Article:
Where to for Australian equities?
Paul Taylor, Portfolio Manager of the Fidelity Australian Equities Fund, talks about what the eurozone debt crisis might mean for Australian stocks.
How do you see the eurozone debt crisis?
I would place the European crisis into two different-though-related categories. First, it is a crisis of confidence associated with the possible breakup of the euro and the EU. The impacts from this crisis of confidence for Australia would primarily be focused on the dislocation of European and global debt markets. This could potentially hinder Australian companies with higher debt levels as well as Australian banks seeking wholesale funding. At the moment, Australian companies have low debt and Australian banks have reduced their dependence on wholesale funding due to the strong growth in term deposits and low levels of credit growth. The damage from a crisis of confidence would likely be fleeting. If anything, it might create a short-term buying opportunity.
The second and broader category that the European crisis fits within is a global sovereign debt crisis. The global sovereign debt crisis includes the significant debt burdens of many European countries but also the debt of many developed countries including the US. The debt levels of many developed markets are too high and need to be reduced to manageable levels over a prolonged period. This is a problem that will likely hobble global economic growth over a prolonged period. Due to the global sovereign debt crisis, we should plan for a low-growth world for at least the next several years. Australia is well positioned for this low-growth world. The federal government has low debt levels and its budget is projected to move back into a slight surplus as early as next year. Australian interest rates are high by global standards, giving the Reserve Bank of Australia room to further stimulate our economy should the world economy falter.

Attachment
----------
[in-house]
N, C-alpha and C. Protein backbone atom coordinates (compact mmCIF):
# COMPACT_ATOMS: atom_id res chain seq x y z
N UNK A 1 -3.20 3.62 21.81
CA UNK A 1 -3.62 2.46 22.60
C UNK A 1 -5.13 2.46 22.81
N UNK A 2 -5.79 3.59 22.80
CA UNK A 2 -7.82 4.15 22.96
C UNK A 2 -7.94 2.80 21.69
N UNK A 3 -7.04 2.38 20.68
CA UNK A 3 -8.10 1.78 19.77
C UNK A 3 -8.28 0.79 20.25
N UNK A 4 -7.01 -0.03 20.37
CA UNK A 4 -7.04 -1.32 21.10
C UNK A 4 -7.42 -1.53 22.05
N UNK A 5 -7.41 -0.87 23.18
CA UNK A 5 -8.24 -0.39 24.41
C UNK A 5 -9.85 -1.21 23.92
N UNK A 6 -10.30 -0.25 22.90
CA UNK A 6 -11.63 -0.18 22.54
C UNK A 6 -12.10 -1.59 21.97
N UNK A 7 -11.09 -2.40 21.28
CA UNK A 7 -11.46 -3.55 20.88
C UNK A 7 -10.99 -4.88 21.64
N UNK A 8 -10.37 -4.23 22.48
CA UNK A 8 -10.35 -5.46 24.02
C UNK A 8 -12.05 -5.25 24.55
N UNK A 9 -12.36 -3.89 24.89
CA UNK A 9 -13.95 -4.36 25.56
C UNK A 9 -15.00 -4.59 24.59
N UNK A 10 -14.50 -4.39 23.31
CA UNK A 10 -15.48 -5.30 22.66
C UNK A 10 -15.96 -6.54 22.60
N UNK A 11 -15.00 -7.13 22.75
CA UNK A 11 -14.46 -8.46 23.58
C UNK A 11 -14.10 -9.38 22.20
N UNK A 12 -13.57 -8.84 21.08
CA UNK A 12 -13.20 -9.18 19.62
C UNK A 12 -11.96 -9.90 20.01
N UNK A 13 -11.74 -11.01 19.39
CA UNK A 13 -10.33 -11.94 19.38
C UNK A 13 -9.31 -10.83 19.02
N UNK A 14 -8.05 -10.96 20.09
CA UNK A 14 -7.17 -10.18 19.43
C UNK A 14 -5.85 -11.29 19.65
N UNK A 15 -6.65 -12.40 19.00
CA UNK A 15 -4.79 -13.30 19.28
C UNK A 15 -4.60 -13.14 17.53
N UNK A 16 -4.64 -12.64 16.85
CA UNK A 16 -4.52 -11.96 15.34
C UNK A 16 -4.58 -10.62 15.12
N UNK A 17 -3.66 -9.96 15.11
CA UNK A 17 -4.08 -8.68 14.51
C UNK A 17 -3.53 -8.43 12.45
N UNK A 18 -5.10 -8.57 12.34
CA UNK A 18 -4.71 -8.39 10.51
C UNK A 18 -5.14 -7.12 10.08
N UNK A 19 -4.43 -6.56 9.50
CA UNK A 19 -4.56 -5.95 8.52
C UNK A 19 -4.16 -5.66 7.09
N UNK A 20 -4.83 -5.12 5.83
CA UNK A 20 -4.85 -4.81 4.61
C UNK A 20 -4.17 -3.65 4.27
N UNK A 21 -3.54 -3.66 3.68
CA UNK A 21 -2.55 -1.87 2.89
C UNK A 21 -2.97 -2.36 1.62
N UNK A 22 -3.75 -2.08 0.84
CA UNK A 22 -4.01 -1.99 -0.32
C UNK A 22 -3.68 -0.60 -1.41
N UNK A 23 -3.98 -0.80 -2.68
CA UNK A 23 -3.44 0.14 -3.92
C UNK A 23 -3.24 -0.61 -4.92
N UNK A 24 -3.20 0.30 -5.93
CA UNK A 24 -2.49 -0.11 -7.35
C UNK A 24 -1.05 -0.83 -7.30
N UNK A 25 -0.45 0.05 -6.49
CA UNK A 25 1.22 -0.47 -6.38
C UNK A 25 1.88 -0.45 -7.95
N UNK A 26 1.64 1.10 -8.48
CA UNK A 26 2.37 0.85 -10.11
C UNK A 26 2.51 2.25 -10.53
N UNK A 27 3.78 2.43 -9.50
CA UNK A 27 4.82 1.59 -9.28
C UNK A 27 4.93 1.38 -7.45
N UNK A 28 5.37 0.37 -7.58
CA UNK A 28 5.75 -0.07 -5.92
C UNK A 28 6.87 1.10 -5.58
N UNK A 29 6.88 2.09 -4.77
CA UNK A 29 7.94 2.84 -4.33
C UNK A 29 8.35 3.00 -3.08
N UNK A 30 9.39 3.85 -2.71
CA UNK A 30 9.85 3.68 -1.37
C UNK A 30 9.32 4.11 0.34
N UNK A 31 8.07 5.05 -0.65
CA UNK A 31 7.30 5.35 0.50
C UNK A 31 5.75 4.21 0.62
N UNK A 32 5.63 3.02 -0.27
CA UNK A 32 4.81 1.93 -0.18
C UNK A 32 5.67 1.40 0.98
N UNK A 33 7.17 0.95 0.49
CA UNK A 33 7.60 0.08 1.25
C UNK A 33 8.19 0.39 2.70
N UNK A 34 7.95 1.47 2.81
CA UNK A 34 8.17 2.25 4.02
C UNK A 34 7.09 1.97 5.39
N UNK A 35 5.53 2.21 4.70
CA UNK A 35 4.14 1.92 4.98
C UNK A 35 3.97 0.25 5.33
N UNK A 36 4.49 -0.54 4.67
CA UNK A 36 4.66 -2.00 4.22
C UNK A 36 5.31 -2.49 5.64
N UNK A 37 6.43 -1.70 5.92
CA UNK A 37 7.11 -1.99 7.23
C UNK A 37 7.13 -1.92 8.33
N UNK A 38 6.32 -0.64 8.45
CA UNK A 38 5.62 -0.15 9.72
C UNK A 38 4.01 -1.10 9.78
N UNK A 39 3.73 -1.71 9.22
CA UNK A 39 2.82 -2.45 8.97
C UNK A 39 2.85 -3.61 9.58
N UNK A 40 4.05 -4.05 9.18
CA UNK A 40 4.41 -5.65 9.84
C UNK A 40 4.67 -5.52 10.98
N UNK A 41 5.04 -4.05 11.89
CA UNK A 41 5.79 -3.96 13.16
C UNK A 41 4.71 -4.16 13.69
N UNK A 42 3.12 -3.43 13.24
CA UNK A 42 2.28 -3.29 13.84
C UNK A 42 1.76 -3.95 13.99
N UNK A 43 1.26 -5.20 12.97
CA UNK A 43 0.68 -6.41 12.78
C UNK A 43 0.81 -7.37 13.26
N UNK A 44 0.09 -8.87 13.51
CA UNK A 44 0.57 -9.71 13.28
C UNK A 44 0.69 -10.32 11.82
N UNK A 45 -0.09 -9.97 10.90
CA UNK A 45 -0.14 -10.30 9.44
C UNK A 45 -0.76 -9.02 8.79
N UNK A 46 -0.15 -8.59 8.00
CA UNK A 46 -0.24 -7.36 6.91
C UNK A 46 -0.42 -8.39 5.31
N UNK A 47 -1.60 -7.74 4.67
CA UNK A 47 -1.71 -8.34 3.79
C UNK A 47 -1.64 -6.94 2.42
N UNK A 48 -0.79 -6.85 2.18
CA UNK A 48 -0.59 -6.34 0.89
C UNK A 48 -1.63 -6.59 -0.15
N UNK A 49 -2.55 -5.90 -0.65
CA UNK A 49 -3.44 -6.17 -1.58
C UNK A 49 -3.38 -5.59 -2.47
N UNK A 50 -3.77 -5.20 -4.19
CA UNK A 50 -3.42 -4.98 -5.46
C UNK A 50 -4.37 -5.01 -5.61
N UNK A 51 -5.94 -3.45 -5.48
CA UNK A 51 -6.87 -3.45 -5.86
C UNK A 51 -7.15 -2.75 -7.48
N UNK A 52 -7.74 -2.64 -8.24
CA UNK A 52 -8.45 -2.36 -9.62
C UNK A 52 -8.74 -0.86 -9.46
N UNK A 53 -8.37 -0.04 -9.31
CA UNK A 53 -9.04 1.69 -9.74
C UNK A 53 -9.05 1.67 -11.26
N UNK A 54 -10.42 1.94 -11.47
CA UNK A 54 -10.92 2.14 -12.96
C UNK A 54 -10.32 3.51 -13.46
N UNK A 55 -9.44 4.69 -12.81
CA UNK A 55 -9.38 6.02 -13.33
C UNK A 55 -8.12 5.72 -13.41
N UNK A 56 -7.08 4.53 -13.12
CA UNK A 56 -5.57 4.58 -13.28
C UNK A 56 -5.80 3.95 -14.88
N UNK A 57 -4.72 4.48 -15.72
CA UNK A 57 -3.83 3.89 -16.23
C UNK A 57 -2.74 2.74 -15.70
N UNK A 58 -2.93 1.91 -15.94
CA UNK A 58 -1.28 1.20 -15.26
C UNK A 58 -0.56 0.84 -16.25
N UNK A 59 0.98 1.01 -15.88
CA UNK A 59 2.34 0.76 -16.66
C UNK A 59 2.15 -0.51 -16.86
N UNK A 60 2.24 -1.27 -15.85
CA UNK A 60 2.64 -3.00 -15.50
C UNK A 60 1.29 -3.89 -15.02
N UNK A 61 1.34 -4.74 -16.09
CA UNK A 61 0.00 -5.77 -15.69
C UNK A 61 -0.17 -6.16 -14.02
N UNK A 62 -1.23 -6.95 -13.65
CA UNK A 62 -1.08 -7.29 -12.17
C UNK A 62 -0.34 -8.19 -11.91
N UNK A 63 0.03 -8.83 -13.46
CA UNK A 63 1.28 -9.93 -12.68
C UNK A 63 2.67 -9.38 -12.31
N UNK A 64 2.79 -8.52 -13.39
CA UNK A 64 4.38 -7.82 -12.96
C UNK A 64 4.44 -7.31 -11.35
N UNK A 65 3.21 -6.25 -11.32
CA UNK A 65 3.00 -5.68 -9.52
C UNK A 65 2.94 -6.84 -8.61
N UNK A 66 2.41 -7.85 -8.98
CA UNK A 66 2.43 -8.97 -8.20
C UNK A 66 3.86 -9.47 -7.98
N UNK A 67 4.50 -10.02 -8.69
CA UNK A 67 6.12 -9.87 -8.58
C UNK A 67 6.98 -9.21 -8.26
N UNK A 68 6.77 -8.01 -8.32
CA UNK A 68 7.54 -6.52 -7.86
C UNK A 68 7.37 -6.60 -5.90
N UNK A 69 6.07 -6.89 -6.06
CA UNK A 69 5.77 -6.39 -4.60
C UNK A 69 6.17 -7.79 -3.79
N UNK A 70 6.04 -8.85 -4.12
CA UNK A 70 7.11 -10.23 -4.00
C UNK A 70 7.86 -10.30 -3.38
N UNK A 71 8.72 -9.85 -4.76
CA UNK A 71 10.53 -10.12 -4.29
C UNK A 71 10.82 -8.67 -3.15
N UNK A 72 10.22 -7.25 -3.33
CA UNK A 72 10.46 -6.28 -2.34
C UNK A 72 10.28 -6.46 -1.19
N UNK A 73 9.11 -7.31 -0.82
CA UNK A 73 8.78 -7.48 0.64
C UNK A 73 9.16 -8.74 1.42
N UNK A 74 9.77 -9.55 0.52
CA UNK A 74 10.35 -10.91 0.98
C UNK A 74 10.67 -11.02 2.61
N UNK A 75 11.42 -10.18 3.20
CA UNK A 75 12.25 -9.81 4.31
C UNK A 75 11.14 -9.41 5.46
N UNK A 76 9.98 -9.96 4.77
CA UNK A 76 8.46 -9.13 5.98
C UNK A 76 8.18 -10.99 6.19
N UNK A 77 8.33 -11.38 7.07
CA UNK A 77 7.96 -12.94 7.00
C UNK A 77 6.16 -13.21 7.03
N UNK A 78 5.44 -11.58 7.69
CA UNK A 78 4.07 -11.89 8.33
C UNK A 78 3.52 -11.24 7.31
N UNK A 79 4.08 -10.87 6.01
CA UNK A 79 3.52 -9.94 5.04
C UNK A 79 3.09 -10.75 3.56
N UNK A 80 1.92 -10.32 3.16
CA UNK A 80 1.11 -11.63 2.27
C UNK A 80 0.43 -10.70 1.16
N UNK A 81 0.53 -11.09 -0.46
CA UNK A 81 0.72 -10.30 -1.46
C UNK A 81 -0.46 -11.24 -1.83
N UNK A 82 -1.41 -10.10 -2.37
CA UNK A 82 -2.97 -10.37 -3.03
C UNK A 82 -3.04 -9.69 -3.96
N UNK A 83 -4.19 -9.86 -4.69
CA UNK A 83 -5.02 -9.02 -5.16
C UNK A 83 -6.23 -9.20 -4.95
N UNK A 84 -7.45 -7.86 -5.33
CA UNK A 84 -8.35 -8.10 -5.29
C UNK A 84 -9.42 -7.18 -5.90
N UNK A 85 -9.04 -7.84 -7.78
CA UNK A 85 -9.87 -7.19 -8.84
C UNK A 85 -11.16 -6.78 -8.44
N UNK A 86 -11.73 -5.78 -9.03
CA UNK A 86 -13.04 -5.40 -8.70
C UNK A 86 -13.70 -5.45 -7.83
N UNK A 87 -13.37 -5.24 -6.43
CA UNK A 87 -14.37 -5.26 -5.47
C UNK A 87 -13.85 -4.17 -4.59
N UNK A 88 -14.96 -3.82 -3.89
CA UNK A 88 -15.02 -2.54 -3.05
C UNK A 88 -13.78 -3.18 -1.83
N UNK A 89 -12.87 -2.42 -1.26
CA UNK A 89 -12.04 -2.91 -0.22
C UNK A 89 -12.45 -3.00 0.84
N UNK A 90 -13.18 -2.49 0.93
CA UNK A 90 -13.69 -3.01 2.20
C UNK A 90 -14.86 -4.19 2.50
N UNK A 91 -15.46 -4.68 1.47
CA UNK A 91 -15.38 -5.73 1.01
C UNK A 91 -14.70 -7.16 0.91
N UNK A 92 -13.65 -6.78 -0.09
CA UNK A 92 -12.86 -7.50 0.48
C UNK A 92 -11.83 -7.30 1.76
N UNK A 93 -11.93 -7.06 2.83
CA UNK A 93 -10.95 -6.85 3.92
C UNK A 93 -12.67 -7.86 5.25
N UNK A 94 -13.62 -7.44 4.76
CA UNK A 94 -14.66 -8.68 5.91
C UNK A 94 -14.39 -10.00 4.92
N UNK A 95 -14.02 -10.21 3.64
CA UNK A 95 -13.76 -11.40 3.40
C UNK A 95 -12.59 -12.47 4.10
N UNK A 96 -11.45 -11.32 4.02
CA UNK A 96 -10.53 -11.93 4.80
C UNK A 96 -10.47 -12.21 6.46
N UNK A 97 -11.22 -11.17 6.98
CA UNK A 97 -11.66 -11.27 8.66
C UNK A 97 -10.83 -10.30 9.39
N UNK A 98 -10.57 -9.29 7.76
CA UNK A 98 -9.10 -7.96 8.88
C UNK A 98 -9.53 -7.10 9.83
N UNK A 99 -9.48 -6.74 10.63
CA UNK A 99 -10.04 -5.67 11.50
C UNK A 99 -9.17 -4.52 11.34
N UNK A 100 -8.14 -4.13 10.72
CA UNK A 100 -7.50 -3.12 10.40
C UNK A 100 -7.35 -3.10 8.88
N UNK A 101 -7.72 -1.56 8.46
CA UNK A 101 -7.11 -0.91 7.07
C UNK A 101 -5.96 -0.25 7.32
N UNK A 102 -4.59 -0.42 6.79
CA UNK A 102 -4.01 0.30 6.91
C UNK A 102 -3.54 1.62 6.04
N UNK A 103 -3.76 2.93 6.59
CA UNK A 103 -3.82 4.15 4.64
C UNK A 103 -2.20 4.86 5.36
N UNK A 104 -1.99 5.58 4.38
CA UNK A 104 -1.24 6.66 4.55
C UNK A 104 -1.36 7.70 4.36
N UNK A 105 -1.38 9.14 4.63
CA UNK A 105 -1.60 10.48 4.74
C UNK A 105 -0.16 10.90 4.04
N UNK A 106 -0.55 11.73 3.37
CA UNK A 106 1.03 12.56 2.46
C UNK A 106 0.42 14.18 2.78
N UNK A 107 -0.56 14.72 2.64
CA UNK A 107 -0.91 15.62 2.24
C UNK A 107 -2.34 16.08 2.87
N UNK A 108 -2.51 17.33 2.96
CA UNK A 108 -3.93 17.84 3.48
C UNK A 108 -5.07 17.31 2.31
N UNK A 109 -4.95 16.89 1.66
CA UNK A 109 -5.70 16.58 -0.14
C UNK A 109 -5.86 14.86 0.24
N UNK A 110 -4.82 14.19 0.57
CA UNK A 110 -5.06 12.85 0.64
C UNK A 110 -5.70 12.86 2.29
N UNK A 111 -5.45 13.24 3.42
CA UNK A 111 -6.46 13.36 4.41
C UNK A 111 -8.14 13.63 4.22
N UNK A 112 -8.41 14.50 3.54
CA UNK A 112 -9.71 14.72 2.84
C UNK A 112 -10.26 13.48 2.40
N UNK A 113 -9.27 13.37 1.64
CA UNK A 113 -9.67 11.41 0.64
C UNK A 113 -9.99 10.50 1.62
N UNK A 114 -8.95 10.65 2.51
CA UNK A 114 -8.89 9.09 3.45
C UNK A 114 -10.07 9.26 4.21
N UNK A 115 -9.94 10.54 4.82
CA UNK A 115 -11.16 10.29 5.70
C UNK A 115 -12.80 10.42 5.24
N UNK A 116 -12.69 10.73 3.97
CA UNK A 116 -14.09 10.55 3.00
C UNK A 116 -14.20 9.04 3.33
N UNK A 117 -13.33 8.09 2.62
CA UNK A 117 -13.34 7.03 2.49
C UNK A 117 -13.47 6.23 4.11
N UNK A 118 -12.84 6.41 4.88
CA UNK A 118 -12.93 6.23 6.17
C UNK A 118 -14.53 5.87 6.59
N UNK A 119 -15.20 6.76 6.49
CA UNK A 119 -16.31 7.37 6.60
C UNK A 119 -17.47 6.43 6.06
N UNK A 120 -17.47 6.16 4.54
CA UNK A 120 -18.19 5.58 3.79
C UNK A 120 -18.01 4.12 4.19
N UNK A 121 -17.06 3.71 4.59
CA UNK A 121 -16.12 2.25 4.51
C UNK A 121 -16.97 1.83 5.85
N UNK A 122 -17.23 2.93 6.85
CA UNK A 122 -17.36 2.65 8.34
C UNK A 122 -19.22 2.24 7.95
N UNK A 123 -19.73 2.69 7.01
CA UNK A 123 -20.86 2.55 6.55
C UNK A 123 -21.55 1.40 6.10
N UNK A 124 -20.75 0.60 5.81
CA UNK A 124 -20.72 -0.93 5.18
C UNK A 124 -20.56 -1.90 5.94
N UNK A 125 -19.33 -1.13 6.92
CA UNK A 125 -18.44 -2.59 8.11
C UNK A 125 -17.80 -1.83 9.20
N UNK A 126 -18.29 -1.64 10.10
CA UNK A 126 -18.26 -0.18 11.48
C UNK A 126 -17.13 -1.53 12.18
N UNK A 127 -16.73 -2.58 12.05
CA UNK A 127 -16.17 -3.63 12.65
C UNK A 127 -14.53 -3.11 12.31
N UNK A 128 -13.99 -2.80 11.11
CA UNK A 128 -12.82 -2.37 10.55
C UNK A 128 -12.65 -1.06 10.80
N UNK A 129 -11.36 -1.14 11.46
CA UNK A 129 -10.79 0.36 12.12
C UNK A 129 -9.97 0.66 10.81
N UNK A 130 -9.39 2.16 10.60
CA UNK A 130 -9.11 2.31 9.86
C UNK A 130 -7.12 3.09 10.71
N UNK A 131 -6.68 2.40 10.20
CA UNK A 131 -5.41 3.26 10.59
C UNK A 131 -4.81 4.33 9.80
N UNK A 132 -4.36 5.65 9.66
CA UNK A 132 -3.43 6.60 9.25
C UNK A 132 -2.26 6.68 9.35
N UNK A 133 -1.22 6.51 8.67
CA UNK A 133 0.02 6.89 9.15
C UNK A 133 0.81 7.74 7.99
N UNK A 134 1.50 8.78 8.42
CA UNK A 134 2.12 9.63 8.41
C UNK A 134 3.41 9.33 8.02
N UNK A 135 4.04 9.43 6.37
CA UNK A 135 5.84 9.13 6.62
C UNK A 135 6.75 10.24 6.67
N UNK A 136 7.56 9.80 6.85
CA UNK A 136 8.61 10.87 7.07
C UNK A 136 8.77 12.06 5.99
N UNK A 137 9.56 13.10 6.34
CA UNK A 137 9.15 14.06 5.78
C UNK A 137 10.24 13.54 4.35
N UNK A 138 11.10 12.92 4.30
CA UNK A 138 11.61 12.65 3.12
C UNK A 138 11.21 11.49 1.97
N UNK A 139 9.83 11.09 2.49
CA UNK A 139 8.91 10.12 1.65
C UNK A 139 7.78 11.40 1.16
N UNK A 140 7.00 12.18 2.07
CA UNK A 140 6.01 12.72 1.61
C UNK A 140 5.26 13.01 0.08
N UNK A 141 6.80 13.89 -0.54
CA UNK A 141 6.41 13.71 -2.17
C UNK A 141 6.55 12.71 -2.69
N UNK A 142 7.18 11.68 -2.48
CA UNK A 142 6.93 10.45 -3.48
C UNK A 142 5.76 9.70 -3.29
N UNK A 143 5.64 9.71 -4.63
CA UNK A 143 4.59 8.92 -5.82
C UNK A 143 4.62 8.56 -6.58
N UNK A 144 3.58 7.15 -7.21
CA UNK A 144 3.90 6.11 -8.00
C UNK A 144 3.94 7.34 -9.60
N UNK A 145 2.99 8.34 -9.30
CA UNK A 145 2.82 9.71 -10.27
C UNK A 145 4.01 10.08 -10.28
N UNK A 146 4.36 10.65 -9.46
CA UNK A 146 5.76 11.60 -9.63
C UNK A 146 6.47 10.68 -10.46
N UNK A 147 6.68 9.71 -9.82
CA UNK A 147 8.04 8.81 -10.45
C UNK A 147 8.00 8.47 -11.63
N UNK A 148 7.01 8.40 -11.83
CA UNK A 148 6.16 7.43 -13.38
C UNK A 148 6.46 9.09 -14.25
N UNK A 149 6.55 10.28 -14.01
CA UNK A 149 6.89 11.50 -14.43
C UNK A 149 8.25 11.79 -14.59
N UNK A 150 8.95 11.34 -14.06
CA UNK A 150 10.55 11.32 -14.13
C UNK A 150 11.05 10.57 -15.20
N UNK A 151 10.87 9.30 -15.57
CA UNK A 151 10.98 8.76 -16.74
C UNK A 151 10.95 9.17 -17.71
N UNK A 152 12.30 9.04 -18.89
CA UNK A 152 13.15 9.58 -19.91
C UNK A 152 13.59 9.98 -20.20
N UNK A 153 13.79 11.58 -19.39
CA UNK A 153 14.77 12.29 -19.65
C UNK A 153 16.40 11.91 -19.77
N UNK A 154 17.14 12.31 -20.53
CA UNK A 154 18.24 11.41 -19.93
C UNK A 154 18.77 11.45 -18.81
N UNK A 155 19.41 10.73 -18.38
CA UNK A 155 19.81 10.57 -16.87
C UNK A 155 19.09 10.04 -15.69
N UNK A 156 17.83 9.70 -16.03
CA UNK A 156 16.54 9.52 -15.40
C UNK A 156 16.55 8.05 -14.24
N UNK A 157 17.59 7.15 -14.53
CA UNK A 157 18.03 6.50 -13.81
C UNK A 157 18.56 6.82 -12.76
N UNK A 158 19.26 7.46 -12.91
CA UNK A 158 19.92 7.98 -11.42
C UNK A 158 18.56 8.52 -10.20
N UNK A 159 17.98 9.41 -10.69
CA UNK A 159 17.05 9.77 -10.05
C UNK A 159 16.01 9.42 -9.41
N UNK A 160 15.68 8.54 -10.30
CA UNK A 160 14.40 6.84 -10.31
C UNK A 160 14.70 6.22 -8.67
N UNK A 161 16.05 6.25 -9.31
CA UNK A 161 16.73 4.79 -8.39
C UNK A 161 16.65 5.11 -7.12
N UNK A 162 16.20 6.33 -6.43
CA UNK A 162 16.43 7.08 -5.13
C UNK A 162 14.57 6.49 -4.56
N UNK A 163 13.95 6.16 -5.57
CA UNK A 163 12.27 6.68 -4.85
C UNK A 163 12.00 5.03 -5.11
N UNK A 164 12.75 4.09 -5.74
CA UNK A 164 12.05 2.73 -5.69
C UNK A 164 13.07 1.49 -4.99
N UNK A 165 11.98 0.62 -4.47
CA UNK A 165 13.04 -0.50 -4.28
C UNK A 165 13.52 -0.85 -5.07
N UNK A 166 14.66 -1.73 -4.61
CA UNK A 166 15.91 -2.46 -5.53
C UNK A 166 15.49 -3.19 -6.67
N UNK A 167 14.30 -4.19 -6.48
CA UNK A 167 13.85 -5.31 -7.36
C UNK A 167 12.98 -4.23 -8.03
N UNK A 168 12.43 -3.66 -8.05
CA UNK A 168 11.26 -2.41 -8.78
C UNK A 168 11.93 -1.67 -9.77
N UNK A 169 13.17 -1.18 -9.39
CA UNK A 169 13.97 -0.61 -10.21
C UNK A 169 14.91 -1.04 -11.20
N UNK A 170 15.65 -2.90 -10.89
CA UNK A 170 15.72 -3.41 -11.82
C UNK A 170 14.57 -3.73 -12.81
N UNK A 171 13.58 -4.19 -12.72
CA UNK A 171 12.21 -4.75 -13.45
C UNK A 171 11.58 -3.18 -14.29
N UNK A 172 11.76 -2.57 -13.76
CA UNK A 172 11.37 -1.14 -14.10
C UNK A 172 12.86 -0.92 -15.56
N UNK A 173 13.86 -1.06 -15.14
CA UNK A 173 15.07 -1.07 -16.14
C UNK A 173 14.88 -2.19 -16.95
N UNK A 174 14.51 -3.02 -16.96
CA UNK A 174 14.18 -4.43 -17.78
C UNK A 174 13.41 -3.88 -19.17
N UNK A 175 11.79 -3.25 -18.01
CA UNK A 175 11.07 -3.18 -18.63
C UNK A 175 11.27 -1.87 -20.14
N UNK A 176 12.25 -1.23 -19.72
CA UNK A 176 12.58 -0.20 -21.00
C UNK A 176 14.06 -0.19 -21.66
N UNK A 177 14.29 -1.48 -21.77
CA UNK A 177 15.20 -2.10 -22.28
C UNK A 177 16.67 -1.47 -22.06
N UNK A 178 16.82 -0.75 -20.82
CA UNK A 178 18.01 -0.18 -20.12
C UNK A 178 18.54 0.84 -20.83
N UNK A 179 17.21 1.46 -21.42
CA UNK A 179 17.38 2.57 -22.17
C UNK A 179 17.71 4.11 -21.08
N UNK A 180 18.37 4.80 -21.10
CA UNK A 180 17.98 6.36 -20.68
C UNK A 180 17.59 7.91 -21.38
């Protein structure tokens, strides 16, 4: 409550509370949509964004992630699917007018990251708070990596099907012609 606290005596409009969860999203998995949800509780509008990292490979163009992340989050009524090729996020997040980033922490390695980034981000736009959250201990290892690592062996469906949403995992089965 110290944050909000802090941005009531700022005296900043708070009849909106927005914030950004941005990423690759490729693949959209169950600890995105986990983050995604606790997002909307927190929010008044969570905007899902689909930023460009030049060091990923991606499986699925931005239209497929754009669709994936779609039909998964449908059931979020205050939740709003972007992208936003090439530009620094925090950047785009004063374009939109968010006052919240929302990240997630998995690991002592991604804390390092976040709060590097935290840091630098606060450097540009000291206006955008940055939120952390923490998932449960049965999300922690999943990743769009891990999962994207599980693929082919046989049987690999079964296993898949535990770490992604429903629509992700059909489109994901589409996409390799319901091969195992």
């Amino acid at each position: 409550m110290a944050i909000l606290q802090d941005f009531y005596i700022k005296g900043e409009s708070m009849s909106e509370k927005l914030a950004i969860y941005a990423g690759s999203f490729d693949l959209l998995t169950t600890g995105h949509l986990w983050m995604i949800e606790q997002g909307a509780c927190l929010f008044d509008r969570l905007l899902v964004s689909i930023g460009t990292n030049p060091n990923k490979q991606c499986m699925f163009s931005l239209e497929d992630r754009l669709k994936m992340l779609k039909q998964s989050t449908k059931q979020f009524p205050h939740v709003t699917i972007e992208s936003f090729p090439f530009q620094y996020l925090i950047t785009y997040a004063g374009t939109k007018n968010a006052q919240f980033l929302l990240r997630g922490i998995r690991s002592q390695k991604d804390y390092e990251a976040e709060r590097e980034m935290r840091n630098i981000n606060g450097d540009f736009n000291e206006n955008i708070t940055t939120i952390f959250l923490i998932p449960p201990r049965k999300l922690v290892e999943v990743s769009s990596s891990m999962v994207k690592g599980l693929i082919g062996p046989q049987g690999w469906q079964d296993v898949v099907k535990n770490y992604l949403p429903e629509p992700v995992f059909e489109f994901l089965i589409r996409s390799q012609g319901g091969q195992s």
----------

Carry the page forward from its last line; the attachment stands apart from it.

How is the Australian stock market placed amid such elevated global uncertainty?
The pattern for the Australian stock market this year is that after every few good weeks it gets knocked around by the same global macroeconomic issues that have worried investors for some time; the sovereign debt issues in Europe; the US economic recovery and the sustainability of Asia’s robust growth. Fundamentally, we believe that the Australian stock market is attractively valued. Investors are getting good valuations for the long term. Corporate balance sheets are in really good shape. Free-to-invest cash flow is strong. Dividends are flowing. The dividend yield in the Australian market is an attractive 5%.1
What do these global issues mean for Australian stock investors?
The big global economic issues we face today mean that we are in for a lower-growth world for a while. Interestingly, investors are pricing all companies, all sectors and all countries on this low-growth profile. Stock investors are in a sceptical frame of mind. Therefore, we have seen a compression of valuations across all stock markets, sectors and companies. Whether companies are good quality or poor quality, whether they have high-growth or low-growth outlooks, they are trading around similar ranges. That goes for countries and sectors as well.